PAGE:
Rahat Abrar, a spokesman for AMU, said that as a “historical institution”, the university believes it can take education to so-called disadvantaged locations, a view the HRD minister expressed during a meeting with university vice-chancellors in February. Abrar said that in the satellite campuses in Jangipura in West Bengal and Malappuram in Kerala, AMU has started career-oriented courses such as a Bachelor’s in Law and Master’s in Business Administration. It will also launch a Bachelor’s in education course on both campuses, he said.

“In Bihar, too, we will do the same from the coming academic session,” Abrar said. “The demand is for professional courses and we are offering it.” Each of AMU’s satellite campuses has around 300 acres of land. “All the states have given us land for free,” Abrar said.

As for EFLU’s campus in Shillong, the HRD ministry official quoted above said students in North-East India will benefit as the region does not have enough institutes to train people in professional courses. “The youngsters in the North-East have a good command over English, but need training to get employable. If we can create teachers and language experts, it will benefit the education system as well as countries who seek teachers from India,” added this person. Several countries such as Thailand, Malaysia, African nations and Sri Lanka seek English teachers from India.

“There is a clear need for higher education in less-developed states. And when credible private players don't enter those markets, it’s essential that existing credible government players expand,” said Narayanan Ramaswamy, Partner and Head, Education Practice, at consulting firm KPMG Advisory Services Pvt. Ltd. Such new campuses must also focus on contemporary curricula, industry interaction and offer skill-based courses catering to local job markets, Ramaswamy added.

Maulana Azad National Urdu University’s Srinagar campus will offer skill-based courses in areas ranging from trade to business management in both regular and distant education models, said the MHRD official mentioned earlier. “The government has made attempts earlier to bring Kashmiris to mainstream India, and this national university opening a campus in Srinagar is another step. While for the university it is a brand extension, for people it will better their job and livelihood prospect thorough education,” said the official.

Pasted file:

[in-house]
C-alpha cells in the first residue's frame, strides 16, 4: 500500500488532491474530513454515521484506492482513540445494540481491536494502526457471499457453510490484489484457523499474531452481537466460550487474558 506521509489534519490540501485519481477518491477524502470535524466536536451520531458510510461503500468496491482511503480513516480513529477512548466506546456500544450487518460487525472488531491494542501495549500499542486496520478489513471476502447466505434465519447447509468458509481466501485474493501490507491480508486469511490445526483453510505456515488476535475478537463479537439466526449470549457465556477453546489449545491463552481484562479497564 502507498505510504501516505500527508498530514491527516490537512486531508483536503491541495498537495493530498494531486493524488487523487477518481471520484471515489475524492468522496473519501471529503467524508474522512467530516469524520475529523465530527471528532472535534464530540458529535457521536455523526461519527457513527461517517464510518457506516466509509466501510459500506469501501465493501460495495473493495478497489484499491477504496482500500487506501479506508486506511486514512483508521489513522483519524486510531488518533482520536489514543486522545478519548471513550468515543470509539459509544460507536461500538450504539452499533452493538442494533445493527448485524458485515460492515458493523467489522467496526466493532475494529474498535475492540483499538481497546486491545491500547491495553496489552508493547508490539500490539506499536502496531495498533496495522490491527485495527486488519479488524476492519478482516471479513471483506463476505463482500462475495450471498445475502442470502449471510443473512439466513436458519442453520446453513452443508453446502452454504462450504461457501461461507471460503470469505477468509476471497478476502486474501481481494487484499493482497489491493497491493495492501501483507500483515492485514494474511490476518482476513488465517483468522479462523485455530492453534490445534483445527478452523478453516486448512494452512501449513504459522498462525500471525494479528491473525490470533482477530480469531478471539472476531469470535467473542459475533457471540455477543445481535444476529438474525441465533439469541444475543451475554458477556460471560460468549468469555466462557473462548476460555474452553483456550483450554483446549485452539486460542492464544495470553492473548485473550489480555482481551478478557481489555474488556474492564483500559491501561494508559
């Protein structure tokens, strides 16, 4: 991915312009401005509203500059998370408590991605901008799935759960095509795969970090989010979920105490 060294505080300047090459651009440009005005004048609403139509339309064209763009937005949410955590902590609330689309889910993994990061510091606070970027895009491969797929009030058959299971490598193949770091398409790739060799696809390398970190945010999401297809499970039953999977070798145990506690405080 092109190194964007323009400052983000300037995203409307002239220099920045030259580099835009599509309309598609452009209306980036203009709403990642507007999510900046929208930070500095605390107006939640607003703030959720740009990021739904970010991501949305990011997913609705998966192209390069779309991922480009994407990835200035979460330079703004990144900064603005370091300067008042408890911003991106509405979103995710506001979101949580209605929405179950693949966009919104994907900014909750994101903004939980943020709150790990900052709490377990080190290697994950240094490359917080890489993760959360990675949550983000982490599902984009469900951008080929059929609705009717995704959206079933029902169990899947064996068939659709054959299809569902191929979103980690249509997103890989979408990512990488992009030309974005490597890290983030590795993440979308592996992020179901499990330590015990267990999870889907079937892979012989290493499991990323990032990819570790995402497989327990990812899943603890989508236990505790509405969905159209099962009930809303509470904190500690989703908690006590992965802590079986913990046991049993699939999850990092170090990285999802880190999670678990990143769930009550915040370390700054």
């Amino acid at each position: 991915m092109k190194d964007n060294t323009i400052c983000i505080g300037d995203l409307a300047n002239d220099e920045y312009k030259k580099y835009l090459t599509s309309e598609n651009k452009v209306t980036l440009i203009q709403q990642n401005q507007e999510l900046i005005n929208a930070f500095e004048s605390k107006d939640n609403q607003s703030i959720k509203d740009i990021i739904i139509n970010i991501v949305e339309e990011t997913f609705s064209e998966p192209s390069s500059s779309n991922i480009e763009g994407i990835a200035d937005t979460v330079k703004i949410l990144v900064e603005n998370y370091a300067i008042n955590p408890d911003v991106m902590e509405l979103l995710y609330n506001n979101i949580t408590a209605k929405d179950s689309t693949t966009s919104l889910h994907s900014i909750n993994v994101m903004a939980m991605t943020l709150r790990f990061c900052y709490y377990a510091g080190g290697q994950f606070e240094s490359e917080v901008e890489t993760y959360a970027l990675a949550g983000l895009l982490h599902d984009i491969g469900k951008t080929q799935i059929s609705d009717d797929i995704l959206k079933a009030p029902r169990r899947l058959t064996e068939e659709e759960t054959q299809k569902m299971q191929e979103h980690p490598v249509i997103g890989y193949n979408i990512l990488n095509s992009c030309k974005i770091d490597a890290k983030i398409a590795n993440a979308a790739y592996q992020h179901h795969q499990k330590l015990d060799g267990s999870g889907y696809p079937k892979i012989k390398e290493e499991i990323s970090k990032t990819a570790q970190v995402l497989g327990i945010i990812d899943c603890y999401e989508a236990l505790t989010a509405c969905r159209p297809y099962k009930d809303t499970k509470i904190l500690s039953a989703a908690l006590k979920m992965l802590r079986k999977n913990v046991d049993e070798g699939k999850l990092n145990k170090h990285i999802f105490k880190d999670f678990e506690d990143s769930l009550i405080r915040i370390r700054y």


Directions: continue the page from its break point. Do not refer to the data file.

Source: Mint, June 7, 2013

Tuesday, June 04, 2013

What is holding back India's $80 billion education industry

There are schools, colleges and coaching centres to be run, course content to be created, online learning to be offered and educational aids to be sold. "Private venture totals no more than $750 million of this," says Srikanth Iyer, CEO of Pearson Education India, a global education services provider. "They have not even scratched the surface."

Worse, in the mere act of trying to scratch the surface, every segment of the vast landscape that makes up the education business is being tested, on different fronts. In the past three months, CARE Ratings, a credit rating agency, has lowered the credit worthiness of three early success stories: Educomp and Core Education (from low risk to moderate risk) and Everonn Education (from below investment to default). The market value of the largest private education services provider, the 19-year-old Educomp SolutionsBSE -4.90 % that went public in 2006, has tumbled below Rs. 1,000 crore (Rs. 10 billion), from Rs. 7,000 crore (Rs. 70 billion) in 2009.

Venture capital and private equity funds prefer a ringside view to backing education start-ups. According to VC fund Canaan Partners, of the $800 million invested by VCs in India in 2012, less than 5% went to education ventures. Another VC Helion Venture Partners has just two education start-ups in its list of 45 investments.

"Education is not a top priority for the venture industry as bellwethers shape sentiment and they are struggling. I can't see secular growth in the education business," says Sanjeev Aggarwal, Managing Director of Helion. Private initiatives have barely written their prologue on the education opportunity, and are being tested on four broad fronts.

Test 1: Regulation
The biggest part of this $80 billion opportunity is schools: running them or supplying educational aids to them. There are 1.3 million schools in India, of which 1.1 million are government. According to the Planning Commission, India's gross enrolment ratio (GER) — percentage of eligible population with access to education — is just 14 percent, compared to 70 percent in developed countries and 23 percent in Asian countries.

In order to keep costs under check, government rules disincentivise private players from running schools and colleges by disallowing profits to be taken out of the entity running these institutions. "A business group can't set up a for-profit degree college or a CBSE school," says Dhiraj Mathur, Leader - Learning Practice, PricewaterhouseCoopers (PwC) an audit and consultancy firm. "They have to do it via a trust."